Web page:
To employees carefully portioning out their meager vacation days as the year begins, Sharon Rosenblatt sounds like she has it made. She describes her Maryland employer’s policy as “As long as you get your work done, it doesn’t matter where you do it.” That means total flexibility — including unlimited vacation days. Sounds like a dream, right? Maybe. But it could also mean losing some cash — and your sanity.
Rosenblatt’s employer, a consulting firm, is not alone in its flexible vacation policy. The website WeddingWire made headlines last week for offering its employees an unlimited vacation policy. The Washington Post asked, “Is this the best employer in Maryland?” Fortune reported last year that unlimited vacation policies are becoming a bona fide trend. Companies including Netflix, IBM, Morningstar, and the New York consulting company BlueWolf have implemented versions of the policy, sometimes called a “results-only work environment.” The strategy’s advocates say it makes employees happier and increases productivity.
Former Best Buy HR manager Cali Ressler and Jody Thompson, who developed the strategy at their former employer, started their own company, CultureRX, to help other companies make a results-only work environment work for them. “A ROWE workforce is more efficient, productive and loyal to the organization while also feeling satisfied, fulfilled, and in control of their personal and professional lives,” the pair write on their website.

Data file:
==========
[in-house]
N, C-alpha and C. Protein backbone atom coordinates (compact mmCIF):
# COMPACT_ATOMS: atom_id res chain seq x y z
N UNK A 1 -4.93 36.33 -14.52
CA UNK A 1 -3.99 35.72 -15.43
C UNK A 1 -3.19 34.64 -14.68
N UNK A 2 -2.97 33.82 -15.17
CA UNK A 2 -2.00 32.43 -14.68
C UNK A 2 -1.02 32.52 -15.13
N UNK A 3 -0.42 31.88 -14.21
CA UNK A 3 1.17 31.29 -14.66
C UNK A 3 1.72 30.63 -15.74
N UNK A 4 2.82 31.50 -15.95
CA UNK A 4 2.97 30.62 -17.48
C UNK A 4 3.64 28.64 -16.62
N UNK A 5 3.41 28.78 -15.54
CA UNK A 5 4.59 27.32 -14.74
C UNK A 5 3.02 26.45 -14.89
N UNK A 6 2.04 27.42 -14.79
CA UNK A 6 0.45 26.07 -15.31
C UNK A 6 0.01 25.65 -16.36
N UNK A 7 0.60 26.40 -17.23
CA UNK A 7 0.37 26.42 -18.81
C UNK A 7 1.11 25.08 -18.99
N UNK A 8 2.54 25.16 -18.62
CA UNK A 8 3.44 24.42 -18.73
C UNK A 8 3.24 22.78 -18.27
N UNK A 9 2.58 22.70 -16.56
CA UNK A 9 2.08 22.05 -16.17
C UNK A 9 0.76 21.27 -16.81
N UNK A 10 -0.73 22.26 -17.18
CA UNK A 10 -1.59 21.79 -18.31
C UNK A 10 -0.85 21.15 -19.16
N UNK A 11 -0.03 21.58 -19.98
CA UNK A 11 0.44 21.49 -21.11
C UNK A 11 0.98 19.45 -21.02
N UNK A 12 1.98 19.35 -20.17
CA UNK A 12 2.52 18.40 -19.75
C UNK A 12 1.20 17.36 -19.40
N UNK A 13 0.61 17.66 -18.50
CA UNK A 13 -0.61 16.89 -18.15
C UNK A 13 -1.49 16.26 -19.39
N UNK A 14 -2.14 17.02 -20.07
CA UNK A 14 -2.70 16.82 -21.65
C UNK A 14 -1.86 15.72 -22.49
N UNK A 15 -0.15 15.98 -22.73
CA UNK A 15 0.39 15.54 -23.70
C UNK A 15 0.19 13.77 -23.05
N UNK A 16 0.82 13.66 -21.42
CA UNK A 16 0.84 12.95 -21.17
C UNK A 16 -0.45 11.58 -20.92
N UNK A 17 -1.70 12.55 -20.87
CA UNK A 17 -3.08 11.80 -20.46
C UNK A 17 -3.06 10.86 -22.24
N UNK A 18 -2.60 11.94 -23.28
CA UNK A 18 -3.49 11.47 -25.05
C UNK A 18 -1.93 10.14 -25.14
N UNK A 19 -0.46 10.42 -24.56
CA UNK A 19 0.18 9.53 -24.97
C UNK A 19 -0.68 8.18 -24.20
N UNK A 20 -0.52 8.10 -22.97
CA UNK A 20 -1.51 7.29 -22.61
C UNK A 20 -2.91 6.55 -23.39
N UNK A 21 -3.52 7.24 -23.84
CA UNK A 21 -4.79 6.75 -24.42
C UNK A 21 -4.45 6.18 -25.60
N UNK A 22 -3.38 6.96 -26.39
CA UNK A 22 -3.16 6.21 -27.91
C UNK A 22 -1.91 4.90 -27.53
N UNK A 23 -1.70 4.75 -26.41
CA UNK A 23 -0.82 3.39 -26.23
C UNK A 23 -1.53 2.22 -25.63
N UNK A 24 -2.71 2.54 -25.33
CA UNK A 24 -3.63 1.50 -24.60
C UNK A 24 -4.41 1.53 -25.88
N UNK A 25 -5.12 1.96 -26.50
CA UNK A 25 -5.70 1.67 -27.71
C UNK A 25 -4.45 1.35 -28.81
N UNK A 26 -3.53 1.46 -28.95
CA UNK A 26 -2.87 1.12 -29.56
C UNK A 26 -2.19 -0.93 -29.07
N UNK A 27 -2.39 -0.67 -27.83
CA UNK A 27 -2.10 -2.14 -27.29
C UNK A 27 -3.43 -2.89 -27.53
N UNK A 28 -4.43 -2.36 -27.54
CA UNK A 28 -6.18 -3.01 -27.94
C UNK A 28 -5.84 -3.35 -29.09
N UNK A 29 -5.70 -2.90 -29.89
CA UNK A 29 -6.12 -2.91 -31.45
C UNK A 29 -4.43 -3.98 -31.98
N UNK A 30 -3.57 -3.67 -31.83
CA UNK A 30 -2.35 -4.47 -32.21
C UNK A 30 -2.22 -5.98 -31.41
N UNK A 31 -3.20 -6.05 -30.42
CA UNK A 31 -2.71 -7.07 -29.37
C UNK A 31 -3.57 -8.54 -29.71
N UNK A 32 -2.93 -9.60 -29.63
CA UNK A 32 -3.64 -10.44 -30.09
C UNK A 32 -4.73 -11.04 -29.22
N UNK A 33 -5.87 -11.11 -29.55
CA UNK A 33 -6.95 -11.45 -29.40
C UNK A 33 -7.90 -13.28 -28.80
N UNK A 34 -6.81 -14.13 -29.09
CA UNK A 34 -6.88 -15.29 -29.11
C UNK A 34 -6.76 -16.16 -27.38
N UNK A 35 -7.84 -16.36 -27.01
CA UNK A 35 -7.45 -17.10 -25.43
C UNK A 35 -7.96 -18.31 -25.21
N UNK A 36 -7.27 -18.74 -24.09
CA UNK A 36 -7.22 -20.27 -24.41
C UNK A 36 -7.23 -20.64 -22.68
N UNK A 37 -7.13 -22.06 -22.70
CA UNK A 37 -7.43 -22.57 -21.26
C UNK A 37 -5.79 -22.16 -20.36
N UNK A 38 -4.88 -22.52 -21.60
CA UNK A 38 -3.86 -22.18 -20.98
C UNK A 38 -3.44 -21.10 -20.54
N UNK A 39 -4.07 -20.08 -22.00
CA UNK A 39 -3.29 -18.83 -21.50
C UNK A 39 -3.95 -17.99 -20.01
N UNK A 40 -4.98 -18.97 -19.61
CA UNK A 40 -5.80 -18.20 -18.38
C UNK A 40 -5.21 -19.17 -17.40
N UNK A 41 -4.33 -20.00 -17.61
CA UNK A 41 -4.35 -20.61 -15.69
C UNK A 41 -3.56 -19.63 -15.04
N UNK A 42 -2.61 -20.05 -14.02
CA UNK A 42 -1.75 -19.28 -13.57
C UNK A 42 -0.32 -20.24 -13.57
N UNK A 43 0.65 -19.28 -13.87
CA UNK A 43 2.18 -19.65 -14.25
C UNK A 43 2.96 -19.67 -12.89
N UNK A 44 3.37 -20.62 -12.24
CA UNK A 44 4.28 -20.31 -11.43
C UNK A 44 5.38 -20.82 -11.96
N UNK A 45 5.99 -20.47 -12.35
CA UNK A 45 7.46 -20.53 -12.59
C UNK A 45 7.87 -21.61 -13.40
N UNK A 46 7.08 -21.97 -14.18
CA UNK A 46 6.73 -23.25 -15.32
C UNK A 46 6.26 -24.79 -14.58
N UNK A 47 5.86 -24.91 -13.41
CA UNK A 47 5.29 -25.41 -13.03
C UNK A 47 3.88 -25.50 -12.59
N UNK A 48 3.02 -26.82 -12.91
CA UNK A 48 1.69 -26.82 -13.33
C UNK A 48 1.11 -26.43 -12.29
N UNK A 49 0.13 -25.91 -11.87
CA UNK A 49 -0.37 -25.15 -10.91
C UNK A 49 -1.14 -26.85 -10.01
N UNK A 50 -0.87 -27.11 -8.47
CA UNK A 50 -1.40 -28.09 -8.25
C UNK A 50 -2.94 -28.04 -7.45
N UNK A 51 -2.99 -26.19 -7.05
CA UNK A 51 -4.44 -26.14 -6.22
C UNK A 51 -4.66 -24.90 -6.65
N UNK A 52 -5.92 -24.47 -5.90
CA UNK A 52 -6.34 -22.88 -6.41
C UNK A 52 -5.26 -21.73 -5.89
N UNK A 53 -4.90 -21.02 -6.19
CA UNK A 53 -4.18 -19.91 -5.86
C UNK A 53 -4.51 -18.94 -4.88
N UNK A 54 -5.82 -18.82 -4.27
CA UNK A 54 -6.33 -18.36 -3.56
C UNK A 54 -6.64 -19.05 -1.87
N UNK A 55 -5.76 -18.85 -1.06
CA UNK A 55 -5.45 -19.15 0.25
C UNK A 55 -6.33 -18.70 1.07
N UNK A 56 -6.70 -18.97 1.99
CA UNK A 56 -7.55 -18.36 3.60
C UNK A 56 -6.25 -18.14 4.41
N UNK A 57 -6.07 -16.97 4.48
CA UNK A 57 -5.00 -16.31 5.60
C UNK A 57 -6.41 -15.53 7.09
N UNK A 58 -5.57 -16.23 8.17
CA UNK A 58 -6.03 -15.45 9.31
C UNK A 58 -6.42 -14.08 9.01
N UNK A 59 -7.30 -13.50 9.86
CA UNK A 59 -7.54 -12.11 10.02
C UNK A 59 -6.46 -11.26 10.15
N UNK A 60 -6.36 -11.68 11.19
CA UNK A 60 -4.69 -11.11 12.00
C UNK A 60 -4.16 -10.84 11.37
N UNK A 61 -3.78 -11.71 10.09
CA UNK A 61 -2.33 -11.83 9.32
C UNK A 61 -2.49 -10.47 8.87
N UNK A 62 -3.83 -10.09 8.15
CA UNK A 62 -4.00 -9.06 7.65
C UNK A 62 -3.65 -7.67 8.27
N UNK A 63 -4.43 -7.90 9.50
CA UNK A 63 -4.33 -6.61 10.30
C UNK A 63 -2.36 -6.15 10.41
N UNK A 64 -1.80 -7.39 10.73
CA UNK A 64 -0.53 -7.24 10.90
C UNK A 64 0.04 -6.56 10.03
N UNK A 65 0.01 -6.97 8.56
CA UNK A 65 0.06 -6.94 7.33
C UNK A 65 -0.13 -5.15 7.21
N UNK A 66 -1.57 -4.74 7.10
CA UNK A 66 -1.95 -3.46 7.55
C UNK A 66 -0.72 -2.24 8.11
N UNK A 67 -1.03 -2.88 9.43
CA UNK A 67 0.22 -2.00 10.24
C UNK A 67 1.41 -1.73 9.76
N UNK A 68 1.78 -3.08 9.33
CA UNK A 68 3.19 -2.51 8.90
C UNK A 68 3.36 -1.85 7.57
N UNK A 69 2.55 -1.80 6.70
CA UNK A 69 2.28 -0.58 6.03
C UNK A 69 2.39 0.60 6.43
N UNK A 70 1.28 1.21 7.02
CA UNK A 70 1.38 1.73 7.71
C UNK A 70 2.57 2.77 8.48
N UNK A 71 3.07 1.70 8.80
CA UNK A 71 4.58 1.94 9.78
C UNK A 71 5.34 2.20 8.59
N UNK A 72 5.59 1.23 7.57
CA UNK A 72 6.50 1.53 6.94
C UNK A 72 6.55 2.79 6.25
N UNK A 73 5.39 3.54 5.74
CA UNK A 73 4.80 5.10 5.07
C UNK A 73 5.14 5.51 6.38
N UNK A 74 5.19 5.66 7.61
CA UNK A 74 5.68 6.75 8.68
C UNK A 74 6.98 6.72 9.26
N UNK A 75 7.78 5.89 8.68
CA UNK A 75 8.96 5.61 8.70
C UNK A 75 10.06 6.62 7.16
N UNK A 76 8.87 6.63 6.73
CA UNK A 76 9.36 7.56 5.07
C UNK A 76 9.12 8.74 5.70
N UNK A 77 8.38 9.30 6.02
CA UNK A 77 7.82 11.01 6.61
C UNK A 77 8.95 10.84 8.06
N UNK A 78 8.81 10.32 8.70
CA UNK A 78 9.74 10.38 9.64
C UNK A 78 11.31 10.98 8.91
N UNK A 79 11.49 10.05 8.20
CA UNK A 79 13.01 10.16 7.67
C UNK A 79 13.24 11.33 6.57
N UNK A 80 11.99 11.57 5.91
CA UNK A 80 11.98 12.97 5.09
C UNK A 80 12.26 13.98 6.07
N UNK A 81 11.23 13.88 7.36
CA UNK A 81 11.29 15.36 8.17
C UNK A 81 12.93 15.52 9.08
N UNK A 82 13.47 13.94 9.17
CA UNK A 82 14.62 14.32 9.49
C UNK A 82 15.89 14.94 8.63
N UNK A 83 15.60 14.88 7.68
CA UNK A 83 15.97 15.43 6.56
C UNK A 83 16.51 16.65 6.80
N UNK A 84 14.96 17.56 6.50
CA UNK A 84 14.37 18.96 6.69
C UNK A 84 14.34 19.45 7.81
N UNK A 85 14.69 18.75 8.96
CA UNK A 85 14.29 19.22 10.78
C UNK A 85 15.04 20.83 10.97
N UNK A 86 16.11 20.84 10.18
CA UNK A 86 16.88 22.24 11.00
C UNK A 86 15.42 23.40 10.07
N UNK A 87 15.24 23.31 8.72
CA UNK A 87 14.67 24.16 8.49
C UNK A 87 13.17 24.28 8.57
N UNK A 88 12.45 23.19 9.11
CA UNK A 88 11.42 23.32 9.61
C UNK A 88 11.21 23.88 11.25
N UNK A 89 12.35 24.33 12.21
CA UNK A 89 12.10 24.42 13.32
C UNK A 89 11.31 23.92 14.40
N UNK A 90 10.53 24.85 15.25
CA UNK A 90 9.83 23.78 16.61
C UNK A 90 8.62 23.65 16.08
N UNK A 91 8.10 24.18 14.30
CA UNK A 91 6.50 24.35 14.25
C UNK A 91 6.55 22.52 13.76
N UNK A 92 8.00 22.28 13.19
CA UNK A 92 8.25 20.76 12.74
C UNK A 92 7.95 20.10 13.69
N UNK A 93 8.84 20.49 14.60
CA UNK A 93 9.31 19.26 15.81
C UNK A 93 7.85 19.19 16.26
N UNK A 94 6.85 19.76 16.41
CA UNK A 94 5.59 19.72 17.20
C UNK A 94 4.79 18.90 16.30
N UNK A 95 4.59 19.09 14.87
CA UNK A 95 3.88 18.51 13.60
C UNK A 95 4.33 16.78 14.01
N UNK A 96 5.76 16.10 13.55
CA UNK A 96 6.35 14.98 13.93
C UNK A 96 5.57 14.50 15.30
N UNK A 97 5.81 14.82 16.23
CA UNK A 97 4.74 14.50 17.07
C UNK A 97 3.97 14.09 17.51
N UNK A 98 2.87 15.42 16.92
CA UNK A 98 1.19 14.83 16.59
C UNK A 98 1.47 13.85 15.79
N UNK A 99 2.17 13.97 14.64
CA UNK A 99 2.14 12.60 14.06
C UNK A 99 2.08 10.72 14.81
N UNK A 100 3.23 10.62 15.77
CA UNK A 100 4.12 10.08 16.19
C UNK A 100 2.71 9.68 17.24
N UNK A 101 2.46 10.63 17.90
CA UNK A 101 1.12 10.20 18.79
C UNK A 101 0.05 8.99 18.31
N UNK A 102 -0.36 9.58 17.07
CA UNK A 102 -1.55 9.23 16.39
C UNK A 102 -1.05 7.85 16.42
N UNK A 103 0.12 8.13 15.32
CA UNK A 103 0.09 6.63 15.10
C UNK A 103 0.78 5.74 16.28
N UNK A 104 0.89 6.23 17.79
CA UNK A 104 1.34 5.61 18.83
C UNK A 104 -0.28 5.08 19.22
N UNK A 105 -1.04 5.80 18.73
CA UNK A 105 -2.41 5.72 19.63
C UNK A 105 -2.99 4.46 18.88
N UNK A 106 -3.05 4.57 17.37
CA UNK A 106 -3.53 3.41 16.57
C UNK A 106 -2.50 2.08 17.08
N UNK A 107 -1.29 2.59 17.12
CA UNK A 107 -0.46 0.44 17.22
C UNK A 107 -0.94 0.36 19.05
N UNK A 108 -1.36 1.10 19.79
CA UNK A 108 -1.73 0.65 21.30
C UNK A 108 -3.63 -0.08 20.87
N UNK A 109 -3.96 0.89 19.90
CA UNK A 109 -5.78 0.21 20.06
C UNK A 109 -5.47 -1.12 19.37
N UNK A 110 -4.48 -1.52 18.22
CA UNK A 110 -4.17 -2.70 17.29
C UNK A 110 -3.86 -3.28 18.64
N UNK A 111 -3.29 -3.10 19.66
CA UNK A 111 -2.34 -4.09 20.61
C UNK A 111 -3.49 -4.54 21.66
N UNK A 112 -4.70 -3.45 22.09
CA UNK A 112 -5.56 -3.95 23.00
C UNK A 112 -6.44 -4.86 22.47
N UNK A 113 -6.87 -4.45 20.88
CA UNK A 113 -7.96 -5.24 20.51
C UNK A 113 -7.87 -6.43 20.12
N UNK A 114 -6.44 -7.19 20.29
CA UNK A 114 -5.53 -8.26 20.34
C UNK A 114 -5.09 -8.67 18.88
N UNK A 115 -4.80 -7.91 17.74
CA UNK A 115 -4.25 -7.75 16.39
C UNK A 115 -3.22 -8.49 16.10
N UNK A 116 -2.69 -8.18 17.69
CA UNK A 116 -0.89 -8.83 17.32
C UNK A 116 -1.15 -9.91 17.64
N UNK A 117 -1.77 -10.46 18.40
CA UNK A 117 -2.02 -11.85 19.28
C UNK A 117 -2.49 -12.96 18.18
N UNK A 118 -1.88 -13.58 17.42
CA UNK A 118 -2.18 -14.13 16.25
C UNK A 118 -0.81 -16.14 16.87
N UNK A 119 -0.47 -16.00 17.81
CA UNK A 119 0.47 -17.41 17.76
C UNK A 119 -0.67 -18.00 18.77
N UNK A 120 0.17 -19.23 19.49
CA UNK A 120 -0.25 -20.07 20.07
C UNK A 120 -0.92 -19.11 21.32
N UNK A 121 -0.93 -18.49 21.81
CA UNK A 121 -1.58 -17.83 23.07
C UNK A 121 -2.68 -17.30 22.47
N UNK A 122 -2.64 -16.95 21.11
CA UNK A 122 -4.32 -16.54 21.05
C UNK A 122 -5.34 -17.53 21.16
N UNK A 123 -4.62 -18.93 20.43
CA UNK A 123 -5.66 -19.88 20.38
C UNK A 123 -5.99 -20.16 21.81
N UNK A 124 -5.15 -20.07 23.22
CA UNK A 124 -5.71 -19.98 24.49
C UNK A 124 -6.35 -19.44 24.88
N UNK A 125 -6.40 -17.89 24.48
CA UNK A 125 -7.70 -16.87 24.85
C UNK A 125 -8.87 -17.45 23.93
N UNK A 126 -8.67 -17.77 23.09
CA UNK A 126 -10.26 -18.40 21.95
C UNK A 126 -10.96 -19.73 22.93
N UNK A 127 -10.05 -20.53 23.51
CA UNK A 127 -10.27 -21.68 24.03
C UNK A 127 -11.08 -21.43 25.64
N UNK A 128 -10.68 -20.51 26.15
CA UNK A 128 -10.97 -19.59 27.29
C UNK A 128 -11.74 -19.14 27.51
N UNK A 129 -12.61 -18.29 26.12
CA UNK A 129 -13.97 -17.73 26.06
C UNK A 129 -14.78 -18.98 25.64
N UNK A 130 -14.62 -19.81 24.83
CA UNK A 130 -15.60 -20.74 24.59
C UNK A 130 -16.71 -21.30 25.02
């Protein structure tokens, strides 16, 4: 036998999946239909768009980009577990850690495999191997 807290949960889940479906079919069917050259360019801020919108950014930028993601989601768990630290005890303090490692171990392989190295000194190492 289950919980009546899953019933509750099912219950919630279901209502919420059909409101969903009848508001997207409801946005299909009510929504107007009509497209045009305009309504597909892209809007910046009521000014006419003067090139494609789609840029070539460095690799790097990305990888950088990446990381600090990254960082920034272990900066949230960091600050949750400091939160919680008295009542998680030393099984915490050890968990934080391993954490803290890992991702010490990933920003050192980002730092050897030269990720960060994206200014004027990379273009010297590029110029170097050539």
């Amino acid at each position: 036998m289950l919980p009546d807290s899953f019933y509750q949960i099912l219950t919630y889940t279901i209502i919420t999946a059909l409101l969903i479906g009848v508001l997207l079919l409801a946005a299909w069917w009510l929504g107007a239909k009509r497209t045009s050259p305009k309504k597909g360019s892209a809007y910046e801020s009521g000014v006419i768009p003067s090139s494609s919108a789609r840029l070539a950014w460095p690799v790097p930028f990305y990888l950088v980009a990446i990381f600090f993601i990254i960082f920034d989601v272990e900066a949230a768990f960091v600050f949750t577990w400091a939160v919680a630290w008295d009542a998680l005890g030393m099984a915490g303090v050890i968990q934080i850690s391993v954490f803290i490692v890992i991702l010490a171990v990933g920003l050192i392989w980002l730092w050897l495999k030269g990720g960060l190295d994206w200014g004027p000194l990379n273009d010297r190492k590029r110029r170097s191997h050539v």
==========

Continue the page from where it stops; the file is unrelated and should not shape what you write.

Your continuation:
The benefits of unlimited vacation to employees are obvious. As Christina Gomez, a lawyer in Denver, pointed out at a recent audio-conference on the subject for HR professionals, unlimited vacation boosts morale and creates “a culture of mutual respect, responsibility, and high performance.”
But unlimited vacation policies can also give an employer a reason to withhold pay and shrink a workforce. Yes, productivity sometimes rises — Ressler and Thompson say by up to 35% — but it’s more than that. As Gomez points out, in most cases the strategy releases employers from the obligation of paying out for unused vacation time when an employee leaves. If you don’t use your vacation, you really lose it. Employers also save money on administrative and accounting work. All that time counting up sick days and hours isn’t free — but with unlimited-leave policies, it disappears.
Many employees with unlimited vacation love it, of course. But others can feel as if the “unlimited vacation” really means “no vacation.” And if there’s no official, designated vacation time, are you supposed to be plugged in even when you’re in Hawaii? Will your coworkers give you the stink-eye when you take off, even if you’ve covered your duties?
Rosenblatt, the consultant in Maryland (she’s technically an independent contractor), jokes that the policy has caused her to suffer from “self-diagnosed workplace paranoia”:
I took over a week off in December for a vacation [on top of standard holiday time off]. While I cleared it by my coworkers, I still had these feelings of guilt. I think unlimited vacation is great if your work allows for it. Yet, I always feel pressure to work even harder when I get back, even if there isn’t more work.
It turns out that unlimited vacation comes with its limits.
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